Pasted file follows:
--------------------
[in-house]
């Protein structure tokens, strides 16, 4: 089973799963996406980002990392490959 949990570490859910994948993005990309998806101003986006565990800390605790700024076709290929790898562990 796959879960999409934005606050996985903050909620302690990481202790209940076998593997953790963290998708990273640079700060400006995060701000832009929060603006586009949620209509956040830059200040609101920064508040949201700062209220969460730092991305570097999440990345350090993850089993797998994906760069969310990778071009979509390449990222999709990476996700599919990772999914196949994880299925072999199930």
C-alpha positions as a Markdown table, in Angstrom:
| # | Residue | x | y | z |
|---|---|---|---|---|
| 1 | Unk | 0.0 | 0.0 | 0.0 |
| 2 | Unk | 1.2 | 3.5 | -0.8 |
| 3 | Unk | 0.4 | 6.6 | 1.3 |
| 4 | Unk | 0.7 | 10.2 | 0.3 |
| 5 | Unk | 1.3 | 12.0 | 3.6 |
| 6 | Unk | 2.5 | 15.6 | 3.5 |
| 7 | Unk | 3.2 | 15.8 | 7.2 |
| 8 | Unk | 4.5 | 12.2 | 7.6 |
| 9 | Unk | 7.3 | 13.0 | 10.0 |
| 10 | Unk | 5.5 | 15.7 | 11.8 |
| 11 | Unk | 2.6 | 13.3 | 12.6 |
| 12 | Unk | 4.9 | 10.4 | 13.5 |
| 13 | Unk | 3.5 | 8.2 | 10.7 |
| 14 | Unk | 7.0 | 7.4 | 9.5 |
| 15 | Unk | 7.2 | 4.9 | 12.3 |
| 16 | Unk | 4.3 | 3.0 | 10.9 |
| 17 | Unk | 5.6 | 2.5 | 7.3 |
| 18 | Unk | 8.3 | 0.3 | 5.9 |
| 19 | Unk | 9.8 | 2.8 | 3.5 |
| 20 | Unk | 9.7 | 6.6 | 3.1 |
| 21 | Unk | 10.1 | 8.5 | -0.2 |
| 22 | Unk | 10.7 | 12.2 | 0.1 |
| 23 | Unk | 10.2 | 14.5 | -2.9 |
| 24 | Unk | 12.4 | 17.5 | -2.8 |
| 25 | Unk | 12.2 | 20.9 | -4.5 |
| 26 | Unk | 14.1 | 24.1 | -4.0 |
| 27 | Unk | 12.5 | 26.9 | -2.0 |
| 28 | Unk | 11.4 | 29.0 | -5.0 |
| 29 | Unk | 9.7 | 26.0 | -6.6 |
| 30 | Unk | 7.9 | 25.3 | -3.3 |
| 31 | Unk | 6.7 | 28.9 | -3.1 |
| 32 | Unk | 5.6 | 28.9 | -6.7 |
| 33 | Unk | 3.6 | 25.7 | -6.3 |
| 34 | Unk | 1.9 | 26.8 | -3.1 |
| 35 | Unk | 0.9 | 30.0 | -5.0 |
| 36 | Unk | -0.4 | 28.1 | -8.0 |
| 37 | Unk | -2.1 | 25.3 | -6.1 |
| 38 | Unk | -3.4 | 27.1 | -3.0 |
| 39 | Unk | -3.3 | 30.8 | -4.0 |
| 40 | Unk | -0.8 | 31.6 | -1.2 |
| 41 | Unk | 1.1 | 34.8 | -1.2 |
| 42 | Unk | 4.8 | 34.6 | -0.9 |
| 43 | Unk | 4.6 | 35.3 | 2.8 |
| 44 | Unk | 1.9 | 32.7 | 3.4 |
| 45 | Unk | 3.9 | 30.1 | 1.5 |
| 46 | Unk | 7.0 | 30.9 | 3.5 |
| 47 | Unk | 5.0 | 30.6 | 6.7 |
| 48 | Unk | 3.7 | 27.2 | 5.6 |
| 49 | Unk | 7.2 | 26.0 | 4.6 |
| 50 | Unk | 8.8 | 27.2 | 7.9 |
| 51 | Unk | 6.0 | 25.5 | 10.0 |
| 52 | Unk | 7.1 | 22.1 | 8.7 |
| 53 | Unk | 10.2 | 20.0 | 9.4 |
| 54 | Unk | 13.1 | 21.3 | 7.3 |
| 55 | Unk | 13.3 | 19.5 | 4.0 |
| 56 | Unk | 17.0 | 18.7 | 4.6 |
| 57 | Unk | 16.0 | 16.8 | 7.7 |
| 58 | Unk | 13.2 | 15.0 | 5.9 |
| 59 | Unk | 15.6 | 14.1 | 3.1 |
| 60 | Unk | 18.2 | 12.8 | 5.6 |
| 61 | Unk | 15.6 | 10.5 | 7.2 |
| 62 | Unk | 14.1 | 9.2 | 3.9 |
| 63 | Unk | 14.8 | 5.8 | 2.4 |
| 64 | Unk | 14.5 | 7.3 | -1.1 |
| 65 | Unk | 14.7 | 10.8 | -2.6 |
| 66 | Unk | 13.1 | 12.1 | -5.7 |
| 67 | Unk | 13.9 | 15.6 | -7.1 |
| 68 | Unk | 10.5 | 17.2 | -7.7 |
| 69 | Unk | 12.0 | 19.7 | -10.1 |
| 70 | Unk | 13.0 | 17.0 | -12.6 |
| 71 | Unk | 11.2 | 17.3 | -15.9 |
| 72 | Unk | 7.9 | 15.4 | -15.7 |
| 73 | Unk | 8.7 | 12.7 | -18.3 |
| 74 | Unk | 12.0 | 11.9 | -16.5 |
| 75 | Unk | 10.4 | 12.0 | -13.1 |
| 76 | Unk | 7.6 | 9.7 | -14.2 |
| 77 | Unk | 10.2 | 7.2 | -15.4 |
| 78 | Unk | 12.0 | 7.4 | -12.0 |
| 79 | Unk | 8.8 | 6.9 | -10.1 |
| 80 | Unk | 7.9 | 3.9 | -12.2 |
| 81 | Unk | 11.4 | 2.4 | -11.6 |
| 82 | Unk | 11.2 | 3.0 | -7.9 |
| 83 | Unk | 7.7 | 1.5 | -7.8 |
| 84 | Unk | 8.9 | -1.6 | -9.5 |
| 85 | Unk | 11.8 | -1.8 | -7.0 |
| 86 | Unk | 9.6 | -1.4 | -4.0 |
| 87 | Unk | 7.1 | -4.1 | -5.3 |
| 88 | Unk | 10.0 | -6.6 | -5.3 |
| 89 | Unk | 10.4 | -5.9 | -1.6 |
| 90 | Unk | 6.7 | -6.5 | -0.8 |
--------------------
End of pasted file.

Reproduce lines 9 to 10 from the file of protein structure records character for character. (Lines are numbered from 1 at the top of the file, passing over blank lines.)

| 4 | Unk | 0.7 | 10.2 | 0.3 |
| 5 | Unk | 1.3 | 12.0 | 3.6 |